Updated February, 2020
Days Suitable for Fieldwork in Iowa
The number of days available to complete tillage, crop protection, planting, and harvesting is an important consideration in selecting farm machinery. A large set of machinery will complete field work quickly, but will have high depreciation, interest, and other ownership costs. A smaller machinery set will cost less to own, but may not complete the job on time some years, which can lead to crop losses from late planting or harvesting.
Suitable Field Days
The size of machinery that can accomplish the necessary work most efficiently depends on how many days it can actually be used in the field. Estimates of the number of suitable field days that can be expected in each of the nine crop reporting districts in Iowa are shown in Table 1. These estimates are based on weekly records kept by the Iowa Field Office of the United States Department of Agriculture National Agricultural Statistics Office (NASS) from 1964 through 2019.
Estimates are listed for each week, and for multi-week periods (spring, summer and fall) corresponding to the times major field operations are normally performed. The values shown are the median number of days reported each week. There is a 50% chance that more days will be available in a given year, and a 50% chance there will be fewer. If field work will not normally be done on Sundays or holidays, values should be multiplied by 0.84.
Once the number of days that will be available to perform field work is determined, the minimum daily machine capacity that is needed can be computed. For example, in northwest Iowa between April 30 and May 20, 3.8 plus 4.1 plus 4.7, for a total of 12.6 suitable field days can be expected.
If 1,600 acres of corn must be planted during this period, then an average of 1,600 ÷ 12.6 = 127 acres must be planted each day in order to finish on time. If the planter can be operated 14 hours per day, a planter large enough to plant at least 9.1 acres per hour is needed (127 acres ÷ 14 hours). This does not take into account any non-working days, such as Sundays and holidays.
AgDM File A3-24, Estimating the Field Capacity of Farm Machines can be used to estimate the number of acres that can be completed per hour for different types and sizes of machines. Decision Tool A3-24, Estimating the Number of Field Days Required can be used to estimate the total number of field days required to complete a series of machinery operations, such as tillage and planting. These estimates can then be compared to the number of expected field days from this publication to test whether machinery capacity is adequate for timely planting and harvesting.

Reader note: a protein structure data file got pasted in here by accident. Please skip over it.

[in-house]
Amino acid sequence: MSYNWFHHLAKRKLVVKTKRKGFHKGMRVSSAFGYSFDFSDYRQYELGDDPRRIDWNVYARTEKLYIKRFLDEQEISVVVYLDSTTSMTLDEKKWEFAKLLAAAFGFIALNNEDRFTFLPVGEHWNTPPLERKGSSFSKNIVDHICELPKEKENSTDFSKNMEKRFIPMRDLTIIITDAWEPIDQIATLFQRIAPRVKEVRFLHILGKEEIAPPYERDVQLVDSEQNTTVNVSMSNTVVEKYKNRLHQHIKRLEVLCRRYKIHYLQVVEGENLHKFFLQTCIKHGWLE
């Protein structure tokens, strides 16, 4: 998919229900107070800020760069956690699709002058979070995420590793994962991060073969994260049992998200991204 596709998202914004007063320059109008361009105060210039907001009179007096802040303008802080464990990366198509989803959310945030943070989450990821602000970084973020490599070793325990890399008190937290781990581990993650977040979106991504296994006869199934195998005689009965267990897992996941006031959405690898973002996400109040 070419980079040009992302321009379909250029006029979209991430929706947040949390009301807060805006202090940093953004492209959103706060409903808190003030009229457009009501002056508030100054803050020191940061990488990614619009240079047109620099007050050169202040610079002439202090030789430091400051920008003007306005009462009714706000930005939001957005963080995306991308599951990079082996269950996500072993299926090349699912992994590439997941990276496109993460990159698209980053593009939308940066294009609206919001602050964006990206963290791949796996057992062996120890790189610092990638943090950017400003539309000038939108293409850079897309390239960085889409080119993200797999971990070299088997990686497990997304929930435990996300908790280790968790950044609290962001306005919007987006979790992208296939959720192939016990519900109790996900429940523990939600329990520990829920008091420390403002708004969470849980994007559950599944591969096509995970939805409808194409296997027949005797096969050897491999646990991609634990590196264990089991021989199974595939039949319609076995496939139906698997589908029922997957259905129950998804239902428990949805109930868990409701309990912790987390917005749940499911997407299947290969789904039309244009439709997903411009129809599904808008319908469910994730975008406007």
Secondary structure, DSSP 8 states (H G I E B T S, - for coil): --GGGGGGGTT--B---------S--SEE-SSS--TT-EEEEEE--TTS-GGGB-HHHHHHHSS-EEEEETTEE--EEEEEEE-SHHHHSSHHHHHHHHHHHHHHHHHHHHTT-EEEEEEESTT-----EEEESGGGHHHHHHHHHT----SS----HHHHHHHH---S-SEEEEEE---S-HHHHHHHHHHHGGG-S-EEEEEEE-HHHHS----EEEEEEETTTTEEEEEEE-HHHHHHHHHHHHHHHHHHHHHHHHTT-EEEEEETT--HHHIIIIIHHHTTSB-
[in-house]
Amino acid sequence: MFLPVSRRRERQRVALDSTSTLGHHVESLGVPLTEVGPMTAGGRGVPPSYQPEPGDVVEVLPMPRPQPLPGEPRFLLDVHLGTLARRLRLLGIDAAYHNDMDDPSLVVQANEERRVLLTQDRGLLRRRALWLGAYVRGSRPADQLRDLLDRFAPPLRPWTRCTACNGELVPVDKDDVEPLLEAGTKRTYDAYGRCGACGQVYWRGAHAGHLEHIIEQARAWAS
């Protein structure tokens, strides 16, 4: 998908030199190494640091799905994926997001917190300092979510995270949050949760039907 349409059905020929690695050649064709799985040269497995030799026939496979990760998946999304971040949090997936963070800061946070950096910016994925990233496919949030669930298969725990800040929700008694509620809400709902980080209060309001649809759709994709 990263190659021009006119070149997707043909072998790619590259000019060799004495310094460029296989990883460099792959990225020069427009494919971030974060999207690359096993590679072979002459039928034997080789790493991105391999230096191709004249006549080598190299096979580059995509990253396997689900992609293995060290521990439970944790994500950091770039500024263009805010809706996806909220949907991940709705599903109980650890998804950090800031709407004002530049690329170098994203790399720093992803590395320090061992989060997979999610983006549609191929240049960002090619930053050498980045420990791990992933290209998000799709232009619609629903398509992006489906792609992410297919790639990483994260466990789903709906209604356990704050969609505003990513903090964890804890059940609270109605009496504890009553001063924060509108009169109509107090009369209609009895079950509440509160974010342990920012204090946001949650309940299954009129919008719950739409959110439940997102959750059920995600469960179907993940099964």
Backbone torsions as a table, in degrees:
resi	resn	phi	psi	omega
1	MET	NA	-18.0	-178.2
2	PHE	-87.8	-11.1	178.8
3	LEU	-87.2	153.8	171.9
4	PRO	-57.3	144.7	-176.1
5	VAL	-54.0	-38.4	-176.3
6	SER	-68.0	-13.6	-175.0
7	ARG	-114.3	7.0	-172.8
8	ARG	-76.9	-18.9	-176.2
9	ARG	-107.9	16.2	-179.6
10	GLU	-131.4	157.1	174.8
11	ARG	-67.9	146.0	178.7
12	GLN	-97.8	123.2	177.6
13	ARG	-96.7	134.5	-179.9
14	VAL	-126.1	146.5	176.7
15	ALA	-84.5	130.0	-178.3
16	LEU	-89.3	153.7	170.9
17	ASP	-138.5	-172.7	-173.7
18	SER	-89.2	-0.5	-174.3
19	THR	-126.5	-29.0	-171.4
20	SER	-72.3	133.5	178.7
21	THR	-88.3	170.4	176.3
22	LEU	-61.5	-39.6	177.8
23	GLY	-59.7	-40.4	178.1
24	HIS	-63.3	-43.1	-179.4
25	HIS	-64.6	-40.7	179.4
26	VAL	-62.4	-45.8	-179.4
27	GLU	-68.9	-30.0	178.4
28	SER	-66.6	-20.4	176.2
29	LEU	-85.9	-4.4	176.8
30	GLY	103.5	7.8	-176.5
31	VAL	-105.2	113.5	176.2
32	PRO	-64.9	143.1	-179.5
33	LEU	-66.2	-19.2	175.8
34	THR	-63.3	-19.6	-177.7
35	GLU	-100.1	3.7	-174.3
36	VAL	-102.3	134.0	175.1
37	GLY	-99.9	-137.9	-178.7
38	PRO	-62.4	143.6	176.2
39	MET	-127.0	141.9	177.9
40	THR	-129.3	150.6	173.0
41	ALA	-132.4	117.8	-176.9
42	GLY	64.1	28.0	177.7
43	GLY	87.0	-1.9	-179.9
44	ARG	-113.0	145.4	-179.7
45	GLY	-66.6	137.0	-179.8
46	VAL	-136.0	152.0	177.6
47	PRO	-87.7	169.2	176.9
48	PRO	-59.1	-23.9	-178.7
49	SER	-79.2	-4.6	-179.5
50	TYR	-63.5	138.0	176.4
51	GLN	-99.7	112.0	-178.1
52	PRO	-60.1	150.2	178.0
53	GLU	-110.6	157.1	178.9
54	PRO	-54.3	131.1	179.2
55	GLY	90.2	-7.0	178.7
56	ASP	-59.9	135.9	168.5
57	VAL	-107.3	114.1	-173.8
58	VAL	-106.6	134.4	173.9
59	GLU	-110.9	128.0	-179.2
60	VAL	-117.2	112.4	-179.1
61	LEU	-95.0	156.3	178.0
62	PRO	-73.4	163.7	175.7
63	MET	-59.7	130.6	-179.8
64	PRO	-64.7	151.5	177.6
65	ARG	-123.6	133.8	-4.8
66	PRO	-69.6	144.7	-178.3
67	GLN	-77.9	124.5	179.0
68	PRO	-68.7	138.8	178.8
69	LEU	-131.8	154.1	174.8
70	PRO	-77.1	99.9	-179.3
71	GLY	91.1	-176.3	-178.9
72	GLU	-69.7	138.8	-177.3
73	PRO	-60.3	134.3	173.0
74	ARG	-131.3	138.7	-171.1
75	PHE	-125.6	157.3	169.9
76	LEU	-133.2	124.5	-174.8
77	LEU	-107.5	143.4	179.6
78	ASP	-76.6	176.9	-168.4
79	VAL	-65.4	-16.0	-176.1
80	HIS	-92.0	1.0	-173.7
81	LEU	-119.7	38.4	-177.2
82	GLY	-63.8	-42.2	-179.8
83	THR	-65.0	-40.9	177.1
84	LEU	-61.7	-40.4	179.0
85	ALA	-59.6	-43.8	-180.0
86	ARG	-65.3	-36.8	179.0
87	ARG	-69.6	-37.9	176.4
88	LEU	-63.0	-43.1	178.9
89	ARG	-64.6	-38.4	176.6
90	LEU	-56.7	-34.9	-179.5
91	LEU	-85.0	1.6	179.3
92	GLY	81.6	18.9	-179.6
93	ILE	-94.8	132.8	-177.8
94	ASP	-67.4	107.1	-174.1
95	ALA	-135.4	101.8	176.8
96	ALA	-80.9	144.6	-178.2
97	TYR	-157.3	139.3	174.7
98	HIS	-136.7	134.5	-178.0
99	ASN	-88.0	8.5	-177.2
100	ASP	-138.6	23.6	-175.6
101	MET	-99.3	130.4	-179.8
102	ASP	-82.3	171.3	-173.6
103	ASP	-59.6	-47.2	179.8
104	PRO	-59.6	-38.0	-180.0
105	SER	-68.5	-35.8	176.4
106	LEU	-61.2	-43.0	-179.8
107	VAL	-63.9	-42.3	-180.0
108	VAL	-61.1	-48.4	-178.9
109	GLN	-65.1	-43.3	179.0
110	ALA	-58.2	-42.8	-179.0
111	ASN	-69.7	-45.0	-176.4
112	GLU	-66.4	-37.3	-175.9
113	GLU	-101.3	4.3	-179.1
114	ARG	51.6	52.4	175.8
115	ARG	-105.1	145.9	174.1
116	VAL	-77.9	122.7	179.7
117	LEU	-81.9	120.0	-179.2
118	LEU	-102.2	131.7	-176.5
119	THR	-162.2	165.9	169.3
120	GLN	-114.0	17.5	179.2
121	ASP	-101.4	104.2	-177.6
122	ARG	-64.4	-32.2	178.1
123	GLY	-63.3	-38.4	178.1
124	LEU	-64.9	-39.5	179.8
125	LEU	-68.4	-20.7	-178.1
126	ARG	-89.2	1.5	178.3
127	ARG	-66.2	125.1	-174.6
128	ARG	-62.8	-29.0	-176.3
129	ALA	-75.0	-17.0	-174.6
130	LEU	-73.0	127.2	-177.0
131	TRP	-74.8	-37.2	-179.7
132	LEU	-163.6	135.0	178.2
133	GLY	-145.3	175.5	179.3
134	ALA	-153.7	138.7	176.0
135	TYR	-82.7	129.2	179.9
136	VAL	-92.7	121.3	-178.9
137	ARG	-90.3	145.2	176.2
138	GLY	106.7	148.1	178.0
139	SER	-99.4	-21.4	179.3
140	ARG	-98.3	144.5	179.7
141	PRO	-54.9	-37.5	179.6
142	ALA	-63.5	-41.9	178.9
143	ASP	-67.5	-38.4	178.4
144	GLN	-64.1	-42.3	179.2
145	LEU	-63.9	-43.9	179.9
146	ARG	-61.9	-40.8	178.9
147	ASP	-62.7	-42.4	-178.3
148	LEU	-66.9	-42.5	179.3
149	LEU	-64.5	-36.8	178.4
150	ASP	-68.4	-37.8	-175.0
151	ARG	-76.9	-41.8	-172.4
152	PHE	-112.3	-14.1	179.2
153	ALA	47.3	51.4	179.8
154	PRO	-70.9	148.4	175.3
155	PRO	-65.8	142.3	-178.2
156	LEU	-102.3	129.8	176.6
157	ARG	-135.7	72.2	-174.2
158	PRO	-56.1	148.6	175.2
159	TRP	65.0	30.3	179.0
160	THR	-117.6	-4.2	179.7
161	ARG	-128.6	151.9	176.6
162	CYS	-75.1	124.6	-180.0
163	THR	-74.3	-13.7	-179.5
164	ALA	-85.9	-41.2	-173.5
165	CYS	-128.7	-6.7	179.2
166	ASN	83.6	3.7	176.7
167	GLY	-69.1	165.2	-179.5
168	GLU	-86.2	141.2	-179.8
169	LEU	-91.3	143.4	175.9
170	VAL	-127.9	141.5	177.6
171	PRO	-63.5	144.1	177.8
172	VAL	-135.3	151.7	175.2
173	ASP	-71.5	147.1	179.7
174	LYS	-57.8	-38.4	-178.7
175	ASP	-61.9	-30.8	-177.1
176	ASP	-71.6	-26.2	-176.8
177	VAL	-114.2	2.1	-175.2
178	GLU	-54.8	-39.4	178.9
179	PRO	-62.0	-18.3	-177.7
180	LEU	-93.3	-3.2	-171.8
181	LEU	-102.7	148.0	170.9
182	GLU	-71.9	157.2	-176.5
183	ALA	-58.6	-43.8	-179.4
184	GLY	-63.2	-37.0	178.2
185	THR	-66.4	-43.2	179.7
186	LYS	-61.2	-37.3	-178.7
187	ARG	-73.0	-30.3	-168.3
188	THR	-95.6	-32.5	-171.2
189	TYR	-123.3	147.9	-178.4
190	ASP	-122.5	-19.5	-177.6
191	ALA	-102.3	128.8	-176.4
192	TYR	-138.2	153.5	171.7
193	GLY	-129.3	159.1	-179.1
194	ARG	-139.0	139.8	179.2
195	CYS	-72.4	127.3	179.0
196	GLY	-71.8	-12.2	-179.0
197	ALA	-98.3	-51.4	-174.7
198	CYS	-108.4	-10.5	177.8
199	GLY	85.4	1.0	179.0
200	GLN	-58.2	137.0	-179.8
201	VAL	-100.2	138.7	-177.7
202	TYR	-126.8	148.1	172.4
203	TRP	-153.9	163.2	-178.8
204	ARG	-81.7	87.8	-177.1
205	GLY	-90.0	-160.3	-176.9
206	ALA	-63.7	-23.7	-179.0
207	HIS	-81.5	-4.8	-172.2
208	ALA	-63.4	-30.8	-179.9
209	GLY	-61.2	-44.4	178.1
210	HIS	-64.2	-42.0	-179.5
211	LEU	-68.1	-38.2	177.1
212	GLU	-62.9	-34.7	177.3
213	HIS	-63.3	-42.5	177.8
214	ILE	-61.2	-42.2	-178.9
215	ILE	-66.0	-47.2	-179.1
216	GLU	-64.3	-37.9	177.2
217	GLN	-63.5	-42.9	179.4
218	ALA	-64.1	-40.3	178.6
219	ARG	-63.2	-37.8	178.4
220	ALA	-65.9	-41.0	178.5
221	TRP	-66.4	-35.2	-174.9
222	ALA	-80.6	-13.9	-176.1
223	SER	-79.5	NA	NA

Actual Days Vary
The actual number of suitable field days will vary considerably from year to year. Figure 1 shows the statewide number of field days recorded each year for the period April 2 to June 17, when most tillage and planting operations are done. The number of days available varied from only 20 in 1993 to 60 in 1977. In 2019, only 26 suitable field days occurred, one of the lower numbers since 1964.
The straight line on the graph shows the trend in the number of field days over the period 1968 through 2019. The line has a downward slope, which means that the number of field days has been decreasing over time on average. The trend line value has dropped from 48 days to 35 days since 1964, or almost one full day every four years. This means that the window for completing spring fieldwork in Iowa is shrinking significantly.
Adjusting for Fewer DaysCrop producers can adjust for fewer expected field days in several ways.
- Invest in larger machinery, which can complete field operations over more acres per day.
- Reduce the number of operations performed to cut down on the total hours of field time needed.
- Outsource some operations to a custom operator or input supplier.
- Improve the efficiency of field operations by using grain carts, seed tenders, auto-steer and other technologies that keep key machines running.
- Install artificial drainage to extend the days for which fieldwork can be completed.
Summer and Fall Days
Figure 2 shows similar data for June 18 through September 9. Summer weather is less variable than spring weather. One exceptional year was 1993, when only about half the normal number of suitable field days occurred. Many fields were flooded through most of the summer.
Figure 3 shows the field days each year during the fall harvest season. Note that the two years with the fewest good days were 2018 and 2019. The number of good days has been declining in the summer and fall, as well, but at a slower rate than in the spring.
The probability of a day being suitable for field work in each week during the year is shown in Figure 4. Values after October are not shown because NASS stops collecting data once the corn and soybeans harvests are essentially completed, so data for later weeks is incomplete. In April, only 40% to 50% of the calendar days are suitable. The odds increase to 55% to 60% in May, and to about 65% in June. Throughout the summer and fall, the probability of a good day is generally around 75%.
Basing decisions about machinery investment and field operations on realistic estimates of the number of suitable field days available will result in lower overall costs and timely completion of planting and harvesting in most years.